Soft on Hamas: An Inquiry to My Fellow Gentiles

June 10, 2024

 Edan Tasca, Centre for Inquiry Canada

“Then they came for the Jews, and I did not speak out—
Because I was not a Jew.”

— Martin Niemöller

“When you have eliminated the impossible, whatever remains, however improbable, must be the truth.” 

— Sherlock Holmes

As horrifying as the enormity of October 7 was, no one was surprised about the potential for this savagery. We knew this was and always will be waiting to pounce. The closest things to surprising on October 7 were the cheered-on aspects: the parachute attack, the raped and dragged grandmother, and the dead children and babies. Extrapolating the casualties to scale, this attack was more than a full order of magnitude worse than 9/11. Anyone behind on their reading has ideally caught up now and knows what Hamas is about.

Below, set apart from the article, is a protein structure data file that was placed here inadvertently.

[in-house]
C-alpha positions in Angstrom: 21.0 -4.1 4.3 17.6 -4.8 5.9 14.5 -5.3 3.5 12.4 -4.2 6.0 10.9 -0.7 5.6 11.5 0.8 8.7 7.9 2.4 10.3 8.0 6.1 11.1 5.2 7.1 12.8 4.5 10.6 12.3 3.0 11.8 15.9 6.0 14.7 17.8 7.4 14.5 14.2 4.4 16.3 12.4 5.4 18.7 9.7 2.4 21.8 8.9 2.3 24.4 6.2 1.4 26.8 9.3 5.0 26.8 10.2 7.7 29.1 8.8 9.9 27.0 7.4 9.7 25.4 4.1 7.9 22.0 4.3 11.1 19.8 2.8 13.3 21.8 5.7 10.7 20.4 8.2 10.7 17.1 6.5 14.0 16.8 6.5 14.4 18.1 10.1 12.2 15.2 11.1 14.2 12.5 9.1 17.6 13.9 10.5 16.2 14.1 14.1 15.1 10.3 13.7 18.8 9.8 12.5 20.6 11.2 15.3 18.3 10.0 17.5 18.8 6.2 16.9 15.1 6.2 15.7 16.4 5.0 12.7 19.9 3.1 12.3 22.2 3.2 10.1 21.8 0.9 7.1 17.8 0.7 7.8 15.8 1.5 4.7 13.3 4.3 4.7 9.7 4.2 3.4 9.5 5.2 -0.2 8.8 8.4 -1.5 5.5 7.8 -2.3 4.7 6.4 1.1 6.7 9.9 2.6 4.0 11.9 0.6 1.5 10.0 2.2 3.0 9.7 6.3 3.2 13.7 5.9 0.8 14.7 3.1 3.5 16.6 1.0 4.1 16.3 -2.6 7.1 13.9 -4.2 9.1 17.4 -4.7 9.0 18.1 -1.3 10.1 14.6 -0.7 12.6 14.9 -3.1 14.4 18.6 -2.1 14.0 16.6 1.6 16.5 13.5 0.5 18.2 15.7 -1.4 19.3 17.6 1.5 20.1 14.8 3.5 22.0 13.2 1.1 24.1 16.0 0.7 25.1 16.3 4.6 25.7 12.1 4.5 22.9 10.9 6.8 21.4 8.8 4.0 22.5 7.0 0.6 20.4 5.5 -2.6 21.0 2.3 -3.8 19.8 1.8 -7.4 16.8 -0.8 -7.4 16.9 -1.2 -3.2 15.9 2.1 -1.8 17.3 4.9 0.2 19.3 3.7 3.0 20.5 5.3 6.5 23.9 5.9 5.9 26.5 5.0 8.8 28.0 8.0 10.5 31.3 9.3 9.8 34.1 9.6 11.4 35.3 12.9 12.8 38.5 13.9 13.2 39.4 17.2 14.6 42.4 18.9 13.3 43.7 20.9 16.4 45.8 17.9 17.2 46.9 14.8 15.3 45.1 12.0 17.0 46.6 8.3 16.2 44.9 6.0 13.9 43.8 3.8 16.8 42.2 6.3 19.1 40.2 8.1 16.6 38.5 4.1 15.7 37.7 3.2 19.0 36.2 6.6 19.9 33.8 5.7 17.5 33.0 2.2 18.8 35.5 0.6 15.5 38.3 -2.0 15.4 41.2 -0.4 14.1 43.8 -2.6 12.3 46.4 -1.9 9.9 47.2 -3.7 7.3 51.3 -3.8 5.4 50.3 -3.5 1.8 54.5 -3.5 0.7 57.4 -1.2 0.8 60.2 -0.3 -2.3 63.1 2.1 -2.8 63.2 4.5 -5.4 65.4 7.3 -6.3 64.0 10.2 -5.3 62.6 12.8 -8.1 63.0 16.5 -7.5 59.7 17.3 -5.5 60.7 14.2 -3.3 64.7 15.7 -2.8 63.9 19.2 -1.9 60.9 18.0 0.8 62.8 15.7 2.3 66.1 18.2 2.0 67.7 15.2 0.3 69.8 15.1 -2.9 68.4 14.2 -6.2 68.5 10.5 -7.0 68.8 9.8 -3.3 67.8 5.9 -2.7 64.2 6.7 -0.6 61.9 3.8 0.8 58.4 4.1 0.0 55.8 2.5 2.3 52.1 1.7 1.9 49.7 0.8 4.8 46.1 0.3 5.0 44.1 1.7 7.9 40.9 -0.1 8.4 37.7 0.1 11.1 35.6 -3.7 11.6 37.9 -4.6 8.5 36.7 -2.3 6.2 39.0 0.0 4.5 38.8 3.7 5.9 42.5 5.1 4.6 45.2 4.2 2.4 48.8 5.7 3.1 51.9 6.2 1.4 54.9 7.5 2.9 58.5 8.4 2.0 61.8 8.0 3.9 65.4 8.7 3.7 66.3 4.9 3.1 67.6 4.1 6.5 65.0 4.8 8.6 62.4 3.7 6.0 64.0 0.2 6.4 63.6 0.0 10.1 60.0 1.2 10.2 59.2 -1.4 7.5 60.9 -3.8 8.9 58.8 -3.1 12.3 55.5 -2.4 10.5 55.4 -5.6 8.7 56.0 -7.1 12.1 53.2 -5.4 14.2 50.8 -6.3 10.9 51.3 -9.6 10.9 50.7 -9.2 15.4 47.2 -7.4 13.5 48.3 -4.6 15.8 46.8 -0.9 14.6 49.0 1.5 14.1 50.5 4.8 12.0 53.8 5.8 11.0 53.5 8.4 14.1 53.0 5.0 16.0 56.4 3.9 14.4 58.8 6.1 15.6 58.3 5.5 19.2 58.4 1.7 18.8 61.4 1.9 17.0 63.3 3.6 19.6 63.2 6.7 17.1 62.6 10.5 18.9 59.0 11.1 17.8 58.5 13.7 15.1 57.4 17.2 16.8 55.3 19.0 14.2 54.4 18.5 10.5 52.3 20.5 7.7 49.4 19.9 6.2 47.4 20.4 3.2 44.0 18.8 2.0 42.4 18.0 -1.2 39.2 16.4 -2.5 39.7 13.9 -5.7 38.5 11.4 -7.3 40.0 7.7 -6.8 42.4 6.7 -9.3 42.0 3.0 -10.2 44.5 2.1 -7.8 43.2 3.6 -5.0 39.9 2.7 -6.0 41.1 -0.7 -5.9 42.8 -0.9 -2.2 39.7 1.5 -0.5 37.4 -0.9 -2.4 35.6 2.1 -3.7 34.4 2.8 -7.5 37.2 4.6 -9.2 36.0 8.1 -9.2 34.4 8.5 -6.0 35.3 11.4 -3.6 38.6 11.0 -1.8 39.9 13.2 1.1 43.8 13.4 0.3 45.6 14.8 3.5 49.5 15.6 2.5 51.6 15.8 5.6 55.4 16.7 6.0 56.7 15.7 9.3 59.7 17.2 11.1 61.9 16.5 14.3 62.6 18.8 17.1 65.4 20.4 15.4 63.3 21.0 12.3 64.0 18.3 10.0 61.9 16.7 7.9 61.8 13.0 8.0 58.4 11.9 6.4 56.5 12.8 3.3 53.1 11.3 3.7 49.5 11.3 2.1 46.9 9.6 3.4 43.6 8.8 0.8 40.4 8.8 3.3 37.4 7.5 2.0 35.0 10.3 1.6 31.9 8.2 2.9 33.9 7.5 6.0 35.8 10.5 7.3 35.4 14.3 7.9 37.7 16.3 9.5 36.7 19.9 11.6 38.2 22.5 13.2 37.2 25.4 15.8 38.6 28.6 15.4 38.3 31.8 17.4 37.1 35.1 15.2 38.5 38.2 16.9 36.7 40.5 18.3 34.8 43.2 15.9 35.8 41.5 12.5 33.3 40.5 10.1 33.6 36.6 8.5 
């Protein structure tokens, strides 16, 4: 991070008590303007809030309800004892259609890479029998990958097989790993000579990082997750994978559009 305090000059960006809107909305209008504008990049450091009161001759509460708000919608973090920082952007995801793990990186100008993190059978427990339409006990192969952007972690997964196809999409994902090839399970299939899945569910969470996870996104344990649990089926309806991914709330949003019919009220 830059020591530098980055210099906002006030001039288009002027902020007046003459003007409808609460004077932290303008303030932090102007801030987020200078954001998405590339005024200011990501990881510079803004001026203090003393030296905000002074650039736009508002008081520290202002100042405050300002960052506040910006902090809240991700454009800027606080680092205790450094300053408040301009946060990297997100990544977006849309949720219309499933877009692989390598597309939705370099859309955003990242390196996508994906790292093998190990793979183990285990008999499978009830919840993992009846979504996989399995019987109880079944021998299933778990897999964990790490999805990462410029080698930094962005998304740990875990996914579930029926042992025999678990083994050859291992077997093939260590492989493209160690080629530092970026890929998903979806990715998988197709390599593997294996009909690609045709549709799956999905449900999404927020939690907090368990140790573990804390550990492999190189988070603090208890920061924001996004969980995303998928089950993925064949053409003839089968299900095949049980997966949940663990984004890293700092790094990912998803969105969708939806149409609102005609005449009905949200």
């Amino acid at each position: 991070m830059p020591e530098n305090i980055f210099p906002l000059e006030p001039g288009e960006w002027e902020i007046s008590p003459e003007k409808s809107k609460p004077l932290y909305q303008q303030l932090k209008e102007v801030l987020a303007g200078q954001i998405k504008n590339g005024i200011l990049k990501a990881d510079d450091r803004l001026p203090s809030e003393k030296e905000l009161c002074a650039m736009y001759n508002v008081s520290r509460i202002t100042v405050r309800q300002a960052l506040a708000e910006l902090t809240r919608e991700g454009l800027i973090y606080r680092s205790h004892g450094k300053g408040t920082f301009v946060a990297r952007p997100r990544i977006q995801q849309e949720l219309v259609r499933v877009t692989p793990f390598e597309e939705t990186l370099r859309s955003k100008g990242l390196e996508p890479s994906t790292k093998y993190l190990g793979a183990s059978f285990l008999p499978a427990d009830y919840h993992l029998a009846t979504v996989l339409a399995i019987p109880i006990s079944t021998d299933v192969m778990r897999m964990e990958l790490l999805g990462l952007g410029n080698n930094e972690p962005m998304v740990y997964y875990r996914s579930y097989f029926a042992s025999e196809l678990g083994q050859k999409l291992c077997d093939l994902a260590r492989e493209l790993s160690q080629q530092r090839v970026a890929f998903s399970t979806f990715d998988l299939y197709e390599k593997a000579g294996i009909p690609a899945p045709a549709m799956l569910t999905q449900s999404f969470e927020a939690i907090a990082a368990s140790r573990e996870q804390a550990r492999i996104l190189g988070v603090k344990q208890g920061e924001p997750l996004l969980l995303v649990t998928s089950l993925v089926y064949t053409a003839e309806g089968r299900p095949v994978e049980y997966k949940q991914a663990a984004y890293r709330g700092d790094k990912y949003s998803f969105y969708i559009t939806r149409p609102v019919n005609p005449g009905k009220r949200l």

Yet on October 8 we witnessed behaviour even more shocking. It turned out that not everyone agreed that the October 7 display of unabashed and glorified cruelty was unacceptable. I had no choice but to notice that, as disgusted as I was on October 7, I was more disgusted on October 8. It horrified in a close to never-before-seen way, at least for those of us of a slightly younger age with no memories of WWII, the Holocaust, or its immediate aftermath.

The Leftish West seemed to be either siding with Hamas or turning a blind eye. Demonstrations. Chants. Official statements of sole Israeli guilt for the massacre of Israelis. Jewish students being blocked from campus buildings, because they’re Jewish. Astonishing, heartbreaking scenes of young adults eagerly tearing down posters of missing Jewish people, who might’ve been hostages. The same types chanting “Intifada!” and “From the river to the sea!”

I’m not sure anyone could have predicted the cruelty of these reactions on campuses and elsewhere. Here we have people we otherwise trust to be kind and intelligent — many humanists, mostly on the Left — cheering the massacre of civilians, blaming the massacre on the massacred, and calling for further massacres.